Interest Rates may be quite low right now but there is still a huge difference between a 3% and 4% mortgage interest rate. Read on to see how a small change in the mortgage interest rate can have a big impact on home buyer's ability to purchase a home. 

Why Interest Rates Matter - DamonSellsRochesterMN.net Damon Doty of Re/MAX Results, licensed real estate agent

The mortgage interest rate determines the interest you pay on your loan. Your monthly mortgage payment will go toward paying back your loan amount plus the loan's interest. Erik Beach, Senior Residential Real Estate Lender for Bremer Bank, points out that at the beginning of your loan, more of your loan payment will be going to interest rather than paying down the principle balance of your loan. This is because interest is calculated on the total amount you owe on your home.

How to LOWER Your Monthly Payment by 10%

The mortgage rate matters because a one-percentage point difference in mortgage rates translates into at least a 10% difference in the monthly mortgage payment. For example: on a standard 30-year fixed-rate mortgage, the monthly payment on a $300,000 loan would be $1,432 for a 4% mortgage versus $1610 for a 5% mortgage. That’s a monthly difference of $178.

Interest rates amortization tableSimply put, a lower interest rate gives you options you just don't have at higher interest rates. If you can afford just $1440 per month for a mortgage payment then you could afford the $300,000 loan in the above example. But if the interest rates went up to 5% that same loan is out of your range.

Your lower payment allows you to use the $178 difference to save for your retirement or a kid's college education. It allows you to be less stretched financially and helps you weather tough financial times a bit better.

How a Higher Interest Rate Costs You THOUSANDS

To really see the impact of a 1% difference in interest rate  take a look at how much interest you will pay over a 5 and 10 year payment history at two different interest rates.A $300,000 loan at 4% interest will cost a total of $57,277 in interest after 5 years compared to $72,114 with a 5% rate.

That's a difference of $14,837!

After 10 years those numbers jump to $108,221 versus $137,282. Over the life of the loan there is a staggering $64,162 difference in interest paid between a 4% and 5% interest rate.

Mortgage Interest Rates Change Daily

The good news is that interest rates rarely change an entire percentage at one time. If you watch them over time you'll see small, sometimes daily, changes. Interest rates often change by 1/8% or 1/4% but not usually a full 1% at a time. They will usually steadily climb or descend over weeks and there are usually good predictions as to what interest rates will be doing in the future.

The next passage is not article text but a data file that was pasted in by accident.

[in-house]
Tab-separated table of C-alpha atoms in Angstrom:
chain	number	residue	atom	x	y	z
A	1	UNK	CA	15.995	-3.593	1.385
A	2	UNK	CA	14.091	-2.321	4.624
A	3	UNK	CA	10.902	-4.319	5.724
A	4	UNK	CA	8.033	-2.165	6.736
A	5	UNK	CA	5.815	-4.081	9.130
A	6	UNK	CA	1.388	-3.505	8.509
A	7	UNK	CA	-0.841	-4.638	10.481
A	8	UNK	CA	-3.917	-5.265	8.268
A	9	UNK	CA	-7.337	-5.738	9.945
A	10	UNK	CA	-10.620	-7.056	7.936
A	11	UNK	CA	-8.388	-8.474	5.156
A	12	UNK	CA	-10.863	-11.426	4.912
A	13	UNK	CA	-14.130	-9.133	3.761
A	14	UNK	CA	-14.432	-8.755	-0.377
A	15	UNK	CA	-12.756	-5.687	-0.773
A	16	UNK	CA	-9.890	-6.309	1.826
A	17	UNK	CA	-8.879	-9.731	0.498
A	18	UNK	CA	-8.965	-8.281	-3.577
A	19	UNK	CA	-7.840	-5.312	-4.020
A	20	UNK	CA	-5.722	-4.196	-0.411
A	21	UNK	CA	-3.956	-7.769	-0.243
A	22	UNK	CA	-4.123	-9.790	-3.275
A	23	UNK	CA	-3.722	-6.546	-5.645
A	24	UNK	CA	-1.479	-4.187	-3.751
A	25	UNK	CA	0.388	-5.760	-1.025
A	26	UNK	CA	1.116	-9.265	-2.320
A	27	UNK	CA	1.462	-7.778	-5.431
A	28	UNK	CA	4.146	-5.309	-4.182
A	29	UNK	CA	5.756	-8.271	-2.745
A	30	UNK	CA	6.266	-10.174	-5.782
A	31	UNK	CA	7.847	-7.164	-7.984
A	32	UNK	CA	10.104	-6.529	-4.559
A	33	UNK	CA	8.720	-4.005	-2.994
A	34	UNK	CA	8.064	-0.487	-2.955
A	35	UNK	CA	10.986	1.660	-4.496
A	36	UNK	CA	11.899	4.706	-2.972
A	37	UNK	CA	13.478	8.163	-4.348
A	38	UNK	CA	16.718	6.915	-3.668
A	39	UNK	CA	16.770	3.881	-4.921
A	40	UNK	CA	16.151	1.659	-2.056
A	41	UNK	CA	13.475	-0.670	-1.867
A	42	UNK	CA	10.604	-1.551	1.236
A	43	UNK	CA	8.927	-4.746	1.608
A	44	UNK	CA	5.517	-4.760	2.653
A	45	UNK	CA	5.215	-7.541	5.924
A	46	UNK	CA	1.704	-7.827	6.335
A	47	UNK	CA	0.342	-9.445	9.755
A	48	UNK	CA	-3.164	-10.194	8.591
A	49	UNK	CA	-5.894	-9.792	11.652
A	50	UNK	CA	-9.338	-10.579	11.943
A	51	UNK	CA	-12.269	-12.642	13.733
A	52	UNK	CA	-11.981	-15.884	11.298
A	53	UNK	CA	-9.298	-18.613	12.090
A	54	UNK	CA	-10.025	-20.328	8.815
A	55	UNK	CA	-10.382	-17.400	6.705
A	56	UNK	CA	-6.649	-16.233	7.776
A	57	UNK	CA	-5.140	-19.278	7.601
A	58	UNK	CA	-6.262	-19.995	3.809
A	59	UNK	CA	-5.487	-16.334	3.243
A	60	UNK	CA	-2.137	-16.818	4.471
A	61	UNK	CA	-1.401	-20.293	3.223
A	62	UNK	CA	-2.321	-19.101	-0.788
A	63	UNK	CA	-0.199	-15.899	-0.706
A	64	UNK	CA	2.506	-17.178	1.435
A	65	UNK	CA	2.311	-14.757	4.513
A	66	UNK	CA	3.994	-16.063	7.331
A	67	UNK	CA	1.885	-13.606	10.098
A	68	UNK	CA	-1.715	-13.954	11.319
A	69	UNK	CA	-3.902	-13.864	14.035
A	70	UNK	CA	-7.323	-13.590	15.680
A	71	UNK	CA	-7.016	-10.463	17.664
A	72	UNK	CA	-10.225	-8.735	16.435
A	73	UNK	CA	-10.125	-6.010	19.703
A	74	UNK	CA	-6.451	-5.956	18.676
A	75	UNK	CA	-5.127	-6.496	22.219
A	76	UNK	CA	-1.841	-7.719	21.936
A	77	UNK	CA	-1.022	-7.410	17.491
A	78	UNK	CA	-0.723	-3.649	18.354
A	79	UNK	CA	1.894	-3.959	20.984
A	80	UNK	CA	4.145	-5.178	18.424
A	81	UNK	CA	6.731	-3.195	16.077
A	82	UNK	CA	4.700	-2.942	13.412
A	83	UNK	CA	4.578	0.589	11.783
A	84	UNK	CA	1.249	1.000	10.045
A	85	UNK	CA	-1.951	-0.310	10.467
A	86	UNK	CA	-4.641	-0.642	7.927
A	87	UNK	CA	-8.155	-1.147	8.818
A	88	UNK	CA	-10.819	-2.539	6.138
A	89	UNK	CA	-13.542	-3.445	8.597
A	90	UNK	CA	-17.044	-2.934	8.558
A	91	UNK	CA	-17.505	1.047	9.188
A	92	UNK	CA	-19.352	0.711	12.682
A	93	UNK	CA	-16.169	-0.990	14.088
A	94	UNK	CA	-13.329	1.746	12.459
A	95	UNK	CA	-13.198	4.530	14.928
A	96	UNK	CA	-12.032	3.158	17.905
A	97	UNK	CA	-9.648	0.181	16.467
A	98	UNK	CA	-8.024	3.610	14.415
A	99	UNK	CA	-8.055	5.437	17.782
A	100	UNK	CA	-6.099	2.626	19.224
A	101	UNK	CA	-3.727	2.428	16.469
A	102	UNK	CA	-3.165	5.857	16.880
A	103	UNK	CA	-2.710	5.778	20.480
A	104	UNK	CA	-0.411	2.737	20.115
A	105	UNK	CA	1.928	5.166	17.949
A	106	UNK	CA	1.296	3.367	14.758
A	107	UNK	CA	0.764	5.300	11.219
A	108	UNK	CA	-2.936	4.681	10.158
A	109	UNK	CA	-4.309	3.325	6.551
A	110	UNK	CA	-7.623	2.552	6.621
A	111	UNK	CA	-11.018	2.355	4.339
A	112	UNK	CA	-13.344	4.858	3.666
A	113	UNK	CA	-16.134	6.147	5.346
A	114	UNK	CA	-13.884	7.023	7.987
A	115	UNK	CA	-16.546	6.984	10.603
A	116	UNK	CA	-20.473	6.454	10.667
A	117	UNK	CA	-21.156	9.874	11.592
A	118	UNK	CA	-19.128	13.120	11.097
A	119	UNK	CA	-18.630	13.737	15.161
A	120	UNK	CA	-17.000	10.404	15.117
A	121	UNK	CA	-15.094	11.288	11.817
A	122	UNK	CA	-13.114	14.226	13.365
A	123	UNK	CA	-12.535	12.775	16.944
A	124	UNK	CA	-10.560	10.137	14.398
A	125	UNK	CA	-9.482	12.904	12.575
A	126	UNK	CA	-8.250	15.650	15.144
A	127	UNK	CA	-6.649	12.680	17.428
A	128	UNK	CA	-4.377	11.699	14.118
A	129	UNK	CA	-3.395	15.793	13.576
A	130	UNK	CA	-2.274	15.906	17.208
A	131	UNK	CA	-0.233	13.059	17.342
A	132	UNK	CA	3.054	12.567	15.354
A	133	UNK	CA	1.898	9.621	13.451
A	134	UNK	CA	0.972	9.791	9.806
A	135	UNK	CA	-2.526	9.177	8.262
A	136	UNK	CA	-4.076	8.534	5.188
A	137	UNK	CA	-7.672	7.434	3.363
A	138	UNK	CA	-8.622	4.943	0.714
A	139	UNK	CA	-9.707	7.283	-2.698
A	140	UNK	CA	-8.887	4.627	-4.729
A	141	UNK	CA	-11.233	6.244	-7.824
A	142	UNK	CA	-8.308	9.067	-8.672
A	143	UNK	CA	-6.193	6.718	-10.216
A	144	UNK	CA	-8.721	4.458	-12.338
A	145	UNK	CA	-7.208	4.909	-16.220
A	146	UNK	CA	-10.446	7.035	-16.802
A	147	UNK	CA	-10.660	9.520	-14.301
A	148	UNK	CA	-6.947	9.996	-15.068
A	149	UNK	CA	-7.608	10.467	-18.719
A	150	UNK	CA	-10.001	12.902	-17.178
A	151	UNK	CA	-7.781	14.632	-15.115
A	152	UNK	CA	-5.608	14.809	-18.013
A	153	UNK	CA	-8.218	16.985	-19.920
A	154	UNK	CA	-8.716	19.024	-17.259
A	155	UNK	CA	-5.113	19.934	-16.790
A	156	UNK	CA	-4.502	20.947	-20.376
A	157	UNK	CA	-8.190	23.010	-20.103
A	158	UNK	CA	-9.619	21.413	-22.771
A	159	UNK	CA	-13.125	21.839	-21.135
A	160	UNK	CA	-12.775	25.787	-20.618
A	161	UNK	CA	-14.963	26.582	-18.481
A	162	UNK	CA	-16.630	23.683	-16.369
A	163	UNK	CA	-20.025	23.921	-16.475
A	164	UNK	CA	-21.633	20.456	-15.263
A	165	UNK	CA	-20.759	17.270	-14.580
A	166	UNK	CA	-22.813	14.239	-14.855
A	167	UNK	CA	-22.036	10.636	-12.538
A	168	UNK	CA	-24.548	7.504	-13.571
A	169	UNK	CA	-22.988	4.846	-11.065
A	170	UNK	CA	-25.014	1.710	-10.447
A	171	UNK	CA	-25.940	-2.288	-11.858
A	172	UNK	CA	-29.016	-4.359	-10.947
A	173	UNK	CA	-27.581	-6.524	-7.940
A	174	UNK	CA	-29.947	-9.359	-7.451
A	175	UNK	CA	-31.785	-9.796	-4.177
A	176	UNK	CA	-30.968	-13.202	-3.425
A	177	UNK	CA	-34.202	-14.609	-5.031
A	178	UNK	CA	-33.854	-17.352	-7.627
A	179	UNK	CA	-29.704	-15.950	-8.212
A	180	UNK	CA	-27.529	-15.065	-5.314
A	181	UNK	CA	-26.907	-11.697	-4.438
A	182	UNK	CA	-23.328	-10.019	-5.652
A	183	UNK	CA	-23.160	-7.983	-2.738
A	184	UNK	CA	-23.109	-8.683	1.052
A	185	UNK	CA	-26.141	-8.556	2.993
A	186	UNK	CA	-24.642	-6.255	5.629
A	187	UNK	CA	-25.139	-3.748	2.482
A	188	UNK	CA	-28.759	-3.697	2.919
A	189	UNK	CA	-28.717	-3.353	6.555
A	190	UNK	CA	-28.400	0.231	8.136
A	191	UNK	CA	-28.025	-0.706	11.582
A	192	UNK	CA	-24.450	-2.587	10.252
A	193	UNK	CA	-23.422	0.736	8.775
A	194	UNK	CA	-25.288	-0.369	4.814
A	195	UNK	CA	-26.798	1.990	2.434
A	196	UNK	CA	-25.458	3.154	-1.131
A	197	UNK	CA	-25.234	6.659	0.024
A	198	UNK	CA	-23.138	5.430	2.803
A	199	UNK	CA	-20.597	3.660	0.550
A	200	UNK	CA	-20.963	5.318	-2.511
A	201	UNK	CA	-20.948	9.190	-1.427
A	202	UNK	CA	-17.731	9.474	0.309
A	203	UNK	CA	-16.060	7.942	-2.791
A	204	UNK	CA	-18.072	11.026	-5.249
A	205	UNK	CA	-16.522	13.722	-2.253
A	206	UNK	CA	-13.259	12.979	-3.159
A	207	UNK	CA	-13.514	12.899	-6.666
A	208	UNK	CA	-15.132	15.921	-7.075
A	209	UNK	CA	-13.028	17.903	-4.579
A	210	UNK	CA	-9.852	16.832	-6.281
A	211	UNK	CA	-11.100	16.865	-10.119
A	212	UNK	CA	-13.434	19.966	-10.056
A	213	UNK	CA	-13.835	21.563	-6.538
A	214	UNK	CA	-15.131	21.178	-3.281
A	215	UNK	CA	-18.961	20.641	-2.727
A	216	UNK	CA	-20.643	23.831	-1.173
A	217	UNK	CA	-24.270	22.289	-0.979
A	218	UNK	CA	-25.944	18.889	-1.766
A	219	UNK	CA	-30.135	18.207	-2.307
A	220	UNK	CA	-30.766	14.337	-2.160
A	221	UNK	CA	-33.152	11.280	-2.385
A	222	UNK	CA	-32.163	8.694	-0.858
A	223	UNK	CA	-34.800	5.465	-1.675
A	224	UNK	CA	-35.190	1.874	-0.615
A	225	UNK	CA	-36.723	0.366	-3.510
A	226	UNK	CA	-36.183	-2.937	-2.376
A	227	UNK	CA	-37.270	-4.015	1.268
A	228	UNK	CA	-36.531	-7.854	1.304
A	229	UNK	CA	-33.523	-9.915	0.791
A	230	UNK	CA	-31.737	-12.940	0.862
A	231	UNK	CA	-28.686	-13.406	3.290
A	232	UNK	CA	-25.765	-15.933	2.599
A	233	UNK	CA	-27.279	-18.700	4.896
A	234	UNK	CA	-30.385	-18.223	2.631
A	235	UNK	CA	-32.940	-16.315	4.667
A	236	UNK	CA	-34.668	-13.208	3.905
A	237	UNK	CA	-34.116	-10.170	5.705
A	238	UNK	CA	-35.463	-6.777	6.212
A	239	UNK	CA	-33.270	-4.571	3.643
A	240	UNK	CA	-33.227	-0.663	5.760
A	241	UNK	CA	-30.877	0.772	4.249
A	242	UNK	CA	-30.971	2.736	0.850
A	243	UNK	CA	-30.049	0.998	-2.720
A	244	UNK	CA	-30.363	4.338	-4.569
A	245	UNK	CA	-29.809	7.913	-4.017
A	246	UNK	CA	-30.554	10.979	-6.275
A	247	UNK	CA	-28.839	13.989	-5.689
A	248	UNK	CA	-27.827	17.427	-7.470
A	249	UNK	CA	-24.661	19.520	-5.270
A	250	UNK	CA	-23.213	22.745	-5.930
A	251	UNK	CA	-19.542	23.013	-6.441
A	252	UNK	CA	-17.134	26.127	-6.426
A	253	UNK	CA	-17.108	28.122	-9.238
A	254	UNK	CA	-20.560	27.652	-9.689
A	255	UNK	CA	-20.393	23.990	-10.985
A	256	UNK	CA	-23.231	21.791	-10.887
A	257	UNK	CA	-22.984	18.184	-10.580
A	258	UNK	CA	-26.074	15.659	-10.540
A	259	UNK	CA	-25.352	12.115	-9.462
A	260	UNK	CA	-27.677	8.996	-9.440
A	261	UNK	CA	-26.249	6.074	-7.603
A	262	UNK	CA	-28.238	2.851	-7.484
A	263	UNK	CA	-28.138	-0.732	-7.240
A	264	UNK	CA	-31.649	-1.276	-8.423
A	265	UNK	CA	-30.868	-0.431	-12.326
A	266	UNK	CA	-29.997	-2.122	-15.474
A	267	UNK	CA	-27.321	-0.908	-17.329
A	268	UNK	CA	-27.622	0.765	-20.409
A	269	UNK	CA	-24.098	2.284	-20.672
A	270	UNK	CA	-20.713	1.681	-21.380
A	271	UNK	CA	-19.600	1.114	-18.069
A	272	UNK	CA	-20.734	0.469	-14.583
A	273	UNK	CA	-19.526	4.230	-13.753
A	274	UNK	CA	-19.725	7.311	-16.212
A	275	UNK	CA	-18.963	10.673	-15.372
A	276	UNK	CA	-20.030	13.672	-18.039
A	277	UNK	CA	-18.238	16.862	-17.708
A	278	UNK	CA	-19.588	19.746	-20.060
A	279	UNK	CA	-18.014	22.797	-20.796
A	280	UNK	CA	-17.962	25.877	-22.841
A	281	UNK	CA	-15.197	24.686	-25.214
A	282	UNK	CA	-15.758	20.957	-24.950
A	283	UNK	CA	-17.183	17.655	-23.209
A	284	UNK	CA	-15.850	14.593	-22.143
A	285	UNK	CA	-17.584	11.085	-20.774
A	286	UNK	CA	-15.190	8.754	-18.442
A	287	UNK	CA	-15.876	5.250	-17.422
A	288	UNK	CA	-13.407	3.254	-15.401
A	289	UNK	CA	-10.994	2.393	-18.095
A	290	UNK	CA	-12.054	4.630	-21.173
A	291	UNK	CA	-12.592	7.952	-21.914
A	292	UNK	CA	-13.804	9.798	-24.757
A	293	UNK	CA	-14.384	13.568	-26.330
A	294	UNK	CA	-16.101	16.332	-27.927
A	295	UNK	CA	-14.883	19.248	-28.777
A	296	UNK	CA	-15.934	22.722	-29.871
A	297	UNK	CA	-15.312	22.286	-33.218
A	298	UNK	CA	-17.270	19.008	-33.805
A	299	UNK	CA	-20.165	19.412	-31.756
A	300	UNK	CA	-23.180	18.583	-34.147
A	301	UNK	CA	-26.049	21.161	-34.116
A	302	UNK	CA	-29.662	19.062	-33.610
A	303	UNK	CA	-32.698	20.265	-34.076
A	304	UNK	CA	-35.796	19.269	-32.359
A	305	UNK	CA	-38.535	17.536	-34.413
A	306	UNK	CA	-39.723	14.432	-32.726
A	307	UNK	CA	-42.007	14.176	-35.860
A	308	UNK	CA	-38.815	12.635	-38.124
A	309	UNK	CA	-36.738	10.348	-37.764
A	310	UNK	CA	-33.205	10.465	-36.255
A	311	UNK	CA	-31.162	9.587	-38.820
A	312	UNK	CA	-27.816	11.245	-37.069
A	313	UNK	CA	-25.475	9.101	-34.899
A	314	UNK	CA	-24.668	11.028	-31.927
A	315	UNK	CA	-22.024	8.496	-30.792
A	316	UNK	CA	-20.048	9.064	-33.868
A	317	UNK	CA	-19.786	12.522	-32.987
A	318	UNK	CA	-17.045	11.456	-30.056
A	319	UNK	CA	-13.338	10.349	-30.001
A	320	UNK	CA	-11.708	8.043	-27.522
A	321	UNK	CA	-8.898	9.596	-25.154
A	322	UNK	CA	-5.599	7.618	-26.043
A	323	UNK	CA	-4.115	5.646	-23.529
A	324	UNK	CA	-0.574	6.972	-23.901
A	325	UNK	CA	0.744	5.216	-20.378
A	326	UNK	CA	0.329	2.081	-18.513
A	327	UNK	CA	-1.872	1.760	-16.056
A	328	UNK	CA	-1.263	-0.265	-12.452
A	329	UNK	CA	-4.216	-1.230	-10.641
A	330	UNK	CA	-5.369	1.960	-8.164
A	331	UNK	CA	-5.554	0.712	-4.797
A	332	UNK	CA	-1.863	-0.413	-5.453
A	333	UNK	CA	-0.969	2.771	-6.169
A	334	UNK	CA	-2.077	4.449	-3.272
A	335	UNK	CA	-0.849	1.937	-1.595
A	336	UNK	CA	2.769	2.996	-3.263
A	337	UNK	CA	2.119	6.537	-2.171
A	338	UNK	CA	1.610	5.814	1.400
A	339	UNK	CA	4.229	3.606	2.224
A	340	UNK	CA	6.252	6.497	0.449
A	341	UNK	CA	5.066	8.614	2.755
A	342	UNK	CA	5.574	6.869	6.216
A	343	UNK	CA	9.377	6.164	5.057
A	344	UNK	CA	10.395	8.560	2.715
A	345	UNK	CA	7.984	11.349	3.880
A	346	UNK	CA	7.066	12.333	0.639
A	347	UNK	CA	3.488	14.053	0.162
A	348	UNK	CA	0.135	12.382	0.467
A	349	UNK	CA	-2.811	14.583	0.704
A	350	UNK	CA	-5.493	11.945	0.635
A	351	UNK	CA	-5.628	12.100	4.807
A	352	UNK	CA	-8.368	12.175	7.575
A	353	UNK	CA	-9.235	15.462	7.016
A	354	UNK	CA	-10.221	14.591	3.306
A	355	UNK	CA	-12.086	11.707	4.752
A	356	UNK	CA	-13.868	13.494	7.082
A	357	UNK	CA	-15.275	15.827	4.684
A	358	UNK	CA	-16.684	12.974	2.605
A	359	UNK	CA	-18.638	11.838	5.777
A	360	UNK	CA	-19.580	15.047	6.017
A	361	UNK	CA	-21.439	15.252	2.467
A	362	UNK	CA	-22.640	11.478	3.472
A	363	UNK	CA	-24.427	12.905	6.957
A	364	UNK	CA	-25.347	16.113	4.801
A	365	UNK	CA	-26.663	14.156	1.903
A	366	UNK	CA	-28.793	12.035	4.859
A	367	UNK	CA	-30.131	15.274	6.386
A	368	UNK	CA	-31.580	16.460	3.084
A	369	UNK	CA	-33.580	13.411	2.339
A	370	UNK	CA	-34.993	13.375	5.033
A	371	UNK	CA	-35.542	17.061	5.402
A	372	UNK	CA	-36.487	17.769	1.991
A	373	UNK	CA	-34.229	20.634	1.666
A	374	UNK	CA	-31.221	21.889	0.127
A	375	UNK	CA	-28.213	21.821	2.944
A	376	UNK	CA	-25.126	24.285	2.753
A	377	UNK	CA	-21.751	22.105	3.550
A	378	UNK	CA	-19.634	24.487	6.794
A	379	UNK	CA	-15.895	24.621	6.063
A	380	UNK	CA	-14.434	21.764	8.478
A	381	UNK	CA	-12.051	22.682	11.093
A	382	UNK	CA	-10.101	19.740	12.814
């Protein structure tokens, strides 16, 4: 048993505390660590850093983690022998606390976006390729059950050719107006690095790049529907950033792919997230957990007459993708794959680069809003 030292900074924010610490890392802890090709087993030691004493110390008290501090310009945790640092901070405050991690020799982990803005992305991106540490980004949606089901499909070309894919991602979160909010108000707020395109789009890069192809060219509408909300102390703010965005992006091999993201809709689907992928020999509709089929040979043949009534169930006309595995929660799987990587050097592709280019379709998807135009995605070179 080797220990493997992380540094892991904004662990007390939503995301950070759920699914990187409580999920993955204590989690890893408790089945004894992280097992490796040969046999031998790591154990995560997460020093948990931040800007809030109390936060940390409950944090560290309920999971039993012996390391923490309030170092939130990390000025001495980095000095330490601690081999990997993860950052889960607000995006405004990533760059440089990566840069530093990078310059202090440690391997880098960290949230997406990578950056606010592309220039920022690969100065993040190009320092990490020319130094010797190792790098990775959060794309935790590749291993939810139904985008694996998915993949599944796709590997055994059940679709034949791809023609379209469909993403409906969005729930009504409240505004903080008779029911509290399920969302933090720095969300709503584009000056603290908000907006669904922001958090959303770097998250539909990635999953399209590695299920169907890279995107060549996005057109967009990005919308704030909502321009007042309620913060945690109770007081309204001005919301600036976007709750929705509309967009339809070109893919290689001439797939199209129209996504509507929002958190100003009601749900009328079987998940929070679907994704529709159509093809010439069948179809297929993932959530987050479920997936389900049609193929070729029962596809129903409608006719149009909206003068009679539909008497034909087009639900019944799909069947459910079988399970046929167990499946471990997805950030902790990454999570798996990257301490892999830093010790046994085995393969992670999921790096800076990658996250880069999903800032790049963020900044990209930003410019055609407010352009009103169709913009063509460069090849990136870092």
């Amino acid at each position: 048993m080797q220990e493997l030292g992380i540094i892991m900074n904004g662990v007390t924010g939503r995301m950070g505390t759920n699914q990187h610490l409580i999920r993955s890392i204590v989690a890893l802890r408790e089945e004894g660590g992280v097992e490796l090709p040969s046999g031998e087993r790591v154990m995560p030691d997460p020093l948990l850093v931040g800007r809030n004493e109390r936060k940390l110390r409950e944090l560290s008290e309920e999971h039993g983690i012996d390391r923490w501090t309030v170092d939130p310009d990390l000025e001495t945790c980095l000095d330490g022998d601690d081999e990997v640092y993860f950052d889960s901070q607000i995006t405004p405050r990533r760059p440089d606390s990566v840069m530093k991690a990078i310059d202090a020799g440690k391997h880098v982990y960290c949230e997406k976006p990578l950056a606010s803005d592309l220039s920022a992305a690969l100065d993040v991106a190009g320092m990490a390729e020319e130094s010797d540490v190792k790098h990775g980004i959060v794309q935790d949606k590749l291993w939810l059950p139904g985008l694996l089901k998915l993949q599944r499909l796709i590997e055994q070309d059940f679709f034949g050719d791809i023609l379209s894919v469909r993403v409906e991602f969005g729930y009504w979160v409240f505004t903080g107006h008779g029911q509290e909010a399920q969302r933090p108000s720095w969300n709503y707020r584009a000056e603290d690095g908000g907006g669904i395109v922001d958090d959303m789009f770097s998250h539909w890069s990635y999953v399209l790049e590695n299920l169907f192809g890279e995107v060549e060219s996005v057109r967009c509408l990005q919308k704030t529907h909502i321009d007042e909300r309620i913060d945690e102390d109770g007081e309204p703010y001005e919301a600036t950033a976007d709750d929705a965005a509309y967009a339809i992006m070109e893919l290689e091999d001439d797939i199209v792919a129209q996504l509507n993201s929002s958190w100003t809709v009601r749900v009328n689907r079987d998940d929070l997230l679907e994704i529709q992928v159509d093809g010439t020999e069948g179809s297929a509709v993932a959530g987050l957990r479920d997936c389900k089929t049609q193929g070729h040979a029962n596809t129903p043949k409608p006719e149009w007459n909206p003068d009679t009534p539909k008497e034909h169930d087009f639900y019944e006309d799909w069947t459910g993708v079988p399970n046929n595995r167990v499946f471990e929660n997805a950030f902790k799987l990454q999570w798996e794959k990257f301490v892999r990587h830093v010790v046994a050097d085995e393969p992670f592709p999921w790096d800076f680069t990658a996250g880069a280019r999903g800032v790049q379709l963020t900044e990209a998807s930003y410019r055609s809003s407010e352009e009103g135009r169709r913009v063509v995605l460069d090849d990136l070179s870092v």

Interest Rates and Loan Products Vary by LENDER

Interest rates are influenced by many things and each lender can set their own mortgage rates. This is why it is a good idea to compare loans and rates between lenders. The various mortgage companies are usually very close in their rates so they can be competitive.

As you  interview different mortgage lenders ask them about their different loan products. David Stamness of Think Bank a go-to lender for my clients, advises there are different loan products that offer lower rates. He gives the example of a buyer who knows they will only live in a home for a set period of time. An Adjustable Rate Mortgage (ARM) may give the buyer a lower interest rate while still having a 30 year amortization. This is a great option for buyers who know they will be selling before the interest rate adjusts,such as a medical school resident.

How to Get a LOWER Interest Rate

The best interest rate a mortgage company offers is reserved for those with excellent credit.  As Erik Beach of Bremer Bank points out, a borrower who pays their bills back on time will have a better credit score. Other factors that may influence your rate are the size of your down payment. Erik says, " Simply put, the lower the risk a lender sees in you, the better the rate you get."  

Get Good Advice Early In Process

David Stamness of Think Bank likes to encourage buyers to come in for a brief consultation as soon as you start to think about buying a home. He points out that it is helpful for buyers to start working on things such as their debt-to-income ratio and credit scores sooner than later so they are not delayed when then want to make an offer on a home.  

I work diligently with my clients to guide you toward a wise home purchase which includes working with experienced and trusted lenders such as David and Erik. We all understand that sometimes, it may be in your best interest (pun intended!) to wait 6 months to improve your credit score so that you qualify for a lower interest rate. I am willing to wait with you! It's all about doing what is best for you, when it is best for you.


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